“Australia, New Zealand and South Africa will be among the favourites to win the Rugby World Cup, which kicks off at Twickenham on 18 September 2015. These southern hemisphere nations have, after all, lifted the Webb Ellis Cup on six of the seven occasions it has been contested. But while they may well experience further success on the pitch this year, economically their dreams are fading, with a dependence on China’s slowing economy the common link.
“Take the All Blacks, the World Cup holders, who are hot favourites to win the trophy for a record third time. New Zealand’s small, open economy has been hard hit by a 27-month long slump in the price of dairy products, the country’s main export. The economic slowdown in China is hurting domestic growth in various other ways. The world’s second largest economy is New Zealand’s second largest export market, while weakening Chinese demand for natural resources such as iron ore, coal and copper is causing a sharp downturn in Australia, New Zealand’s biggest source of export earnings.
“Meanwhile, across the Tasman Sea, Australia has lifted the Rugby World Cup twice since its inauguration in 1987. Its economy has also grown at double the pace of that of its peers over the last two decades, supported by a resources boom that has fed China’s seemingly insatiable appetite. But while the Wallabies will be as confident as ever of being crowned rugby champions, the outlook for the economy is weakening. As China seeks to make the transition from an export-led to a consumer-oriented economy, demand for Australian minerals has, softened, while the global price of those commodities has also fallen significantly. National per capita real income in Australia has been falling since 2012, the most prolonged fall in national incomes in a generation, while unemployment is rising and the economy is barely growing.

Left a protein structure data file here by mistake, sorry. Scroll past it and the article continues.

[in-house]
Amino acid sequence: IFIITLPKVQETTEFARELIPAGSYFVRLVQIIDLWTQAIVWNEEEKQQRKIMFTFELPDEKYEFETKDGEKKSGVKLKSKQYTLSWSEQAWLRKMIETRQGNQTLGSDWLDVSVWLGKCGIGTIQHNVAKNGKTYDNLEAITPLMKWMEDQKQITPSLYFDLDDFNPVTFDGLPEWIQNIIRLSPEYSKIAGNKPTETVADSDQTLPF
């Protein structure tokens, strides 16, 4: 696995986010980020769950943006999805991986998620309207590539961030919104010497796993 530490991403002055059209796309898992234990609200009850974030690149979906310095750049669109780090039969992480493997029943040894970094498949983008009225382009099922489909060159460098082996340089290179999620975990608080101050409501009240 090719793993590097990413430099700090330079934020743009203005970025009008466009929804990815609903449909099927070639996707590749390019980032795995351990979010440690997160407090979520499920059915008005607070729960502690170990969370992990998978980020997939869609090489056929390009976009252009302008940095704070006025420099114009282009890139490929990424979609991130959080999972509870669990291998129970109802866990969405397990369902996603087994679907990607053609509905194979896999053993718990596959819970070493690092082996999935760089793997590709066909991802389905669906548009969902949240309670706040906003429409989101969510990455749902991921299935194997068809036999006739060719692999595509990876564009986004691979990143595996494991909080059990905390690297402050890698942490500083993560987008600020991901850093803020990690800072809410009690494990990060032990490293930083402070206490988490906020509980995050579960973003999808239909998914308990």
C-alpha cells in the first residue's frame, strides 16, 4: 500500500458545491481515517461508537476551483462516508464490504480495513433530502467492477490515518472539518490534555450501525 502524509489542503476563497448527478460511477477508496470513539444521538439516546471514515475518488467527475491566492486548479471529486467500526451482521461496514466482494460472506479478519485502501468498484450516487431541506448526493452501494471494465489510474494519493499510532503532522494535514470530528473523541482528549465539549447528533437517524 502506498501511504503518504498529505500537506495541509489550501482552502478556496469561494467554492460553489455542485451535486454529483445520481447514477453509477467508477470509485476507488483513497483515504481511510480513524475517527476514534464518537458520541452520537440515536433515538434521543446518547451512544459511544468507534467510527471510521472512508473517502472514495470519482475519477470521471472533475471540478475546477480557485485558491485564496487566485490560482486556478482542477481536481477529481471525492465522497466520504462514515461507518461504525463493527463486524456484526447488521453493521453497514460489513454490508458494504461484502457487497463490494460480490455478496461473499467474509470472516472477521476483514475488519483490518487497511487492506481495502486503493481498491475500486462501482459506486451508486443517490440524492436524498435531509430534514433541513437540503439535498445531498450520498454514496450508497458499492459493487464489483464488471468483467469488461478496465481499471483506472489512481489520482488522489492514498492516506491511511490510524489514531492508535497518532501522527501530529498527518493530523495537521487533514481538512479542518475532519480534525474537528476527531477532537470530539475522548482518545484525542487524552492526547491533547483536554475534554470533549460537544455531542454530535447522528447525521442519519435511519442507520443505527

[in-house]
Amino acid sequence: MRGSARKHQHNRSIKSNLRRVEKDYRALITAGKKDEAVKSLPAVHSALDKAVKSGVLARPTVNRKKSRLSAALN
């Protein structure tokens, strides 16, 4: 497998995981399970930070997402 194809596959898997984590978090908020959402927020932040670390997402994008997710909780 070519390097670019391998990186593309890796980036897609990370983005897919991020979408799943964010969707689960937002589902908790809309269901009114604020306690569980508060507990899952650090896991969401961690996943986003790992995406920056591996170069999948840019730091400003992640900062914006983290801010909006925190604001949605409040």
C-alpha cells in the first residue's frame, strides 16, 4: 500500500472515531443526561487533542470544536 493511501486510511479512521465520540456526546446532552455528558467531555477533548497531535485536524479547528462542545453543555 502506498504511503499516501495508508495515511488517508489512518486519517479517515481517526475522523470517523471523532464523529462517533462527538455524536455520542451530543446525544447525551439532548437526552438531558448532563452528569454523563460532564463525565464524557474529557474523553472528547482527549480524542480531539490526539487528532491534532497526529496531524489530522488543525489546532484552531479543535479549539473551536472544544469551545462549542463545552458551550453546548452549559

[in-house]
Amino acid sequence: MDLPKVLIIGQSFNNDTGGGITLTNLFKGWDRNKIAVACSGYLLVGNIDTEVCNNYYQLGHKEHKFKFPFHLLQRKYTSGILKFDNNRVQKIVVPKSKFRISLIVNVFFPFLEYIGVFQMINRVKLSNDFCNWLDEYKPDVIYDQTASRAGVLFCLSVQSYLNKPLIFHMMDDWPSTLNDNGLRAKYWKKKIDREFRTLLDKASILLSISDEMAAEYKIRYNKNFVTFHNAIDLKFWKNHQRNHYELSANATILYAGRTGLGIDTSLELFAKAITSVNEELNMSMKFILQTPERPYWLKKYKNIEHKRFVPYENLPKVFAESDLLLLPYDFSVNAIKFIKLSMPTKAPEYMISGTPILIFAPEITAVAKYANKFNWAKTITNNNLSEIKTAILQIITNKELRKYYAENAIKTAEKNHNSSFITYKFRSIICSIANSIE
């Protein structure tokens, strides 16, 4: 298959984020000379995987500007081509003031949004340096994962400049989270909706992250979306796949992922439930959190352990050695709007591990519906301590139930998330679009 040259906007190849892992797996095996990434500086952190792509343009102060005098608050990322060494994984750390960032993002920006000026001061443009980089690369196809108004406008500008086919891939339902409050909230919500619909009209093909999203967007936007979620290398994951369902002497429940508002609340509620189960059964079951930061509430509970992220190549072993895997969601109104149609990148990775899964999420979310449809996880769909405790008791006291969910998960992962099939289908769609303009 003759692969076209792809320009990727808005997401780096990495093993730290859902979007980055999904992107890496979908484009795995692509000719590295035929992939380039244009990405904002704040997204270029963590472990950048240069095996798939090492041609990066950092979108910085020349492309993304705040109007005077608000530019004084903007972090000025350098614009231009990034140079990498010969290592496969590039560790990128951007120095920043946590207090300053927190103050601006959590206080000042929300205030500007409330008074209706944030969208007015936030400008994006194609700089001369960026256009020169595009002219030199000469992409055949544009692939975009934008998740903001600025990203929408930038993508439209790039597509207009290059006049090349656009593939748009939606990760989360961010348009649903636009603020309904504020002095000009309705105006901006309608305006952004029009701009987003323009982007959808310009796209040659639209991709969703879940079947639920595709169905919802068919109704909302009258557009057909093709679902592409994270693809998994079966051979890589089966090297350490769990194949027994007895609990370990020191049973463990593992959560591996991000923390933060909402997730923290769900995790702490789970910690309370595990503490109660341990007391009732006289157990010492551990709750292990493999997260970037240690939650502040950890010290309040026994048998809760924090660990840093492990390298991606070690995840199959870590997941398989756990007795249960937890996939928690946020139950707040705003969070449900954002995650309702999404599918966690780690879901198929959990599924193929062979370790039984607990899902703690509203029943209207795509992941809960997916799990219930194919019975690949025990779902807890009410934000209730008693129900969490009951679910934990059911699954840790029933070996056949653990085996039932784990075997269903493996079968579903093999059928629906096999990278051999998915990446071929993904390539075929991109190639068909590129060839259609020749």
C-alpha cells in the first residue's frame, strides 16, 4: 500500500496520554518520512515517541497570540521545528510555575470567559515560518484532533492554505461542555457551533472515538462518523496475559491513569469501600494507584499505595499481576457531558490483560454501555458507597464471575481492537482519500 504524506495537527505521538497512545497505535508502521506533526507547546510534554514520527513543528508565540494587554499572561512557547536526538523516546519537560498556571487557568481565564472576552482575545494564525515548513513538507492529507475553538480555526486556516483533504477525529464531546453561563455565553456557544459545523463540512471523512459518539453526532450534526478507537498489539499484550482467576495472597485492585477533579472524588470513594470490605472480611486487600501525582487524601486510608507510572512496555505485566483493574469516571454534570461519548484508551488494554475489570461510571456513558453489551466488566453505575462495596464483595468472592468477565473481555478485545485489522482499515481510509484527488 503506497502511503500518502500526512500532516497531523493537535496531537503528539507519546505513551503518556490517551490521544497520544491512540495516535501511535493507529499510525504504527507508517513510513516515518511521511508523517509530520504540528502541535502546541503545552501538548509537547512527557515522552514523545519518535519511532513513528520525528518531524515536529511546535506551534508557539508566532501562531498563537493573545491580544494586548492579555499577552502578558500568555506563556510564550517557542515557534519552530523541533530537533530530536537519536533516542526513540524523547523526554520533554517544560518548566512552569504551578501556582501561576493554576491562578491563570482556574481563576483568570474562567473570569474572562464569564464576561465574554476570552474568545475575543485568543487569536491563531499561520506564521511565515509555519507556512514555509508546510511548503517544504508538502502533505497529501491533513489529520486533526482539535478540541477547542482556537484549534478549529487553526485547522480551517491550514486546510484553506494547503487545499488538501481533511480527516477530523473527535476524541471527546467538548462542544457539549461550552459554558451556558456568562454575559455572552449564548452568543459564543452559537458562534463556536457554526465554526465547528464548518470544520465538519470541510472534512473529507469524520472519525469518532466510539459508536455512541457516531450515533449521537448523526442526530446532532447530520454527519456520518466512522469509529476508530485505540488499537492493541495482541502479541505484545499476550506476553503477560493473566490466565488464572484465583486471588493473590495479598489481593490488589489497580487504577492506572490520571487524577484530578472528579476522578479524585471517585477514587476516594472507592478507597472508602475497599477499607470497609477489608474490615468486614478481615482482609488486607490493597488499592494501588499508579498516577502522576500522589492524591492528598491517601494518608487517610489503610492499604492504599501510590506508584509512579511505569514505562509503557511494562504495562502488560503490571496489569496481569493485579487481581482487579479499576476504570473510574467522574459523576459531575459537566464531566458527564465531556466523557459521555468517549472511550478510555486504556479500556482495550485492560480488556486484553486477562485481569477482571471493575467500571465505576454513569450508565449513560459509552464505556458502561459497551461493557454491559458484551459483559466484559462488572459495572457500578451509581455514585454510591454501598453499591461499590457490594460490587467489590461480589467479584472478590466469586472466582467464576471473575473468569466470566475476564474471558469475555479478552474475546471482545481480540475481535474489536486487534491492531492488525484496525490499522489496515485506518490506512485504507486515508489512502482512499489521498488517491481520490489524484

“South Africa entered the World Cup for the first time in 1995, yet the country’s name has already been engraved twice on the trophy. The Springboks will doubtless pursue another victory this year with their usual relentless aggression, but back home the economic outlook is perhaps the worst from among these three rugby-playing giants. Last year, International Monetary Fund researchers noted: “If China sneezes, Africa can now catch a cold”, and that is certainly proving true in South Africa’s case. The resource-dependent economy contracted by an annualised 1.3 per cent in the second quarter. Power shortages and a drought, which has hit agricultural production, have compounded the woes of the mining sector.
“All this gloom doesn’t have to be bad news for investors. There are many excellent New Zealand, Australian and South African companies that will perform well despite the weakening domestic environment. In addition, some funds can target investment ideas that can exploit some of the trends identified earlier. One of our investment ideas aims to protect investors from the slowdown in China, namely a position in Australian government bonds. The weakening Australian economy should lead interest rates to remain low and possibly fall further, boosting the appeal of government bonds. This strategy performed very well during the turbulence seen in August, largely sparked by concerns about China’s economic outlook.
“Finally, I suspect that if one of these rugby-mad nations does lift the World Cup at Twickenham in October, a large section of the population will forget its economic troubles for a good while,”
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